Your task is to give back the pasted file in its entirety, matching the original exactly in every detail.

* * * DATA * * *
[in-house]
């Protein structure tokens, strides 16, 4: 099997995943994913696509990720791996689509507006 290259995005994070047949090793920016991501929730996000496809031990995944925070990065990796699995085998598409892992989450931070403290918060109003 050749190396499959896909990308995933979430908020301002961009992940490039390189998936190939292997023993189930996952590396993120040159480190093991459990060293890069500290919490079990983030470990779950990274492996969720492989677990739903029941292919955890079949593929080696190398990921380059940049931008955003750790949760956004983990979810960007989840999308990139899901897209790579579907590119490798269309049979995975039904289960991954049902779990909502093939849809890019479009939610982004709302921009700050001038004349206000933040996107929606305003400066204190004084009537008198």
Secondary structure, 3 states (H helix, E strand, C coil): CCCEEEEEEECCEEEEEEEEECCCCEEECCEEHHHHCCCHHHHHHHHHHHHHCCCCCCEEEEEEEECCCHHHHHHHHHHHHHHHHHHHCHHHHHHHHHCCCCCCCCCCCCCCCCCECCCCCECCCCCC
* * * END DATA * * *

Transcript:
[in-house]
């Protein structure tokens, strides 16, 4: 099997995943994913696509990720791996689509507006 290259995005994070047949090793920016991501929730996000496809031990995944925070990065990796699995085998598409892992989450931070403290918060109003 050749190396499959896909990308995933979430908020301002961009992940490039390189998936190939292997023993189930996952590396993120040159480190093991459990060293890069500290919490079990983030470990779950990274492996969720492989677990739903029941292919955890079949593929080696190398990921380059940049931008955003750790949760956004983990979810960007989840999308990139899901897209790579579907590119490798269309049979995975039904289960991954049902779990909502093939849809890019479009939610982004709302921009700050001038004349206000933040996107929606305003400066204190004084009537008198």
Secondary structure, 3 states (H helix, E strand, C coil): CCCEEEEEEECCEEEEEEEEECCCCEEECCEEHHHHCCCHHHHHHHHHHHHHCCCCCCEEEEEEEECCCHHHHHHHHHHHHHHHHHHHCHHHHHHHHHCCCCCCCCCCCCCCCCCECCCCCECCCCCC